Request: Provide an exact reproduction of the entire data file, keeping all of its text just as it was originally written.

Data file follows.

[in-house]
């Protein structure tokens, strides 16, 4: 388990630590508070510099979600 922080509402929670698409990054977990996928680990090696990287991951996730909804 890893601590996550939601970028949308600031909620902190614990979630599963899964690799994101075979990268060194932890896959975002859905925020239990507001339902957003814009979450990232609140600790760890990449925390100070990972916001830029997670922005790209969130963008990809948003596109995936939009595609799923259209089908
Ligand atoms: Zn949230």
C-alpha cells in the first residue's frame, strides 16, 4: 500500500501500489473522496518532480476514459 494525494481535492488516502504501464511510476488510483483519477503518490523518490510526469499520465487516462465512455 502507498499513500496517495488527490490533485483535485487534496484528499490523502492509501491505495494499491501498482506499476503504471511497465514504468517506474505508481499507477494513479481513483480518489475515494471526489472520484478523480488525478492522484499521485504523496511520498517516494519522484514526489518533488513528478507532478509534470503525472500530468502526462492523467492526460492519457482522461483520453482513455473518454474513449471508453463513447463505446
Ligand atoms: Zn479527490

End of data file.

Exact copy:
[in-house]
């Protein structure tokens, strides 16, 4: 388990630590508070510099979600 922080509402929670698409990054977990996928680990090696990287991951996730909804 890893601590996550939601970028949308600031909620902190614990979630599963899964690799994101075979990268060194932890896959975002859905925020239990507001339902957003814009979450990232609140600790760890990449925390100070990972916001830029997670922005790209969130963008990809948003596109995936939009595609799923259209089908
Ligand atoms: Zn949230």
C-alpha cells in the first residue's frame, strides 16, 4: 500500500501500489473522496518532480476514459 494525494481535492488516502504501464511510476488510483483519477503518490523518490510526469499520465487516462465512455 502507498499513500496517495488527490490533485483535485487534496484528499490523502492509501491505495494499491501498482506499476503504471511497465514504468517506474505508481499507477494513479481513483480518489475515494471526489472520484478523480488525478492522484499521485504523496511520498517516494519522484514526489518533488513528478507532478509534470503525472500530468502526462492523467492526460492519457482522461483520453482513455473518454474513449471508453463513447463505446
Ligand atoms: Zn479527490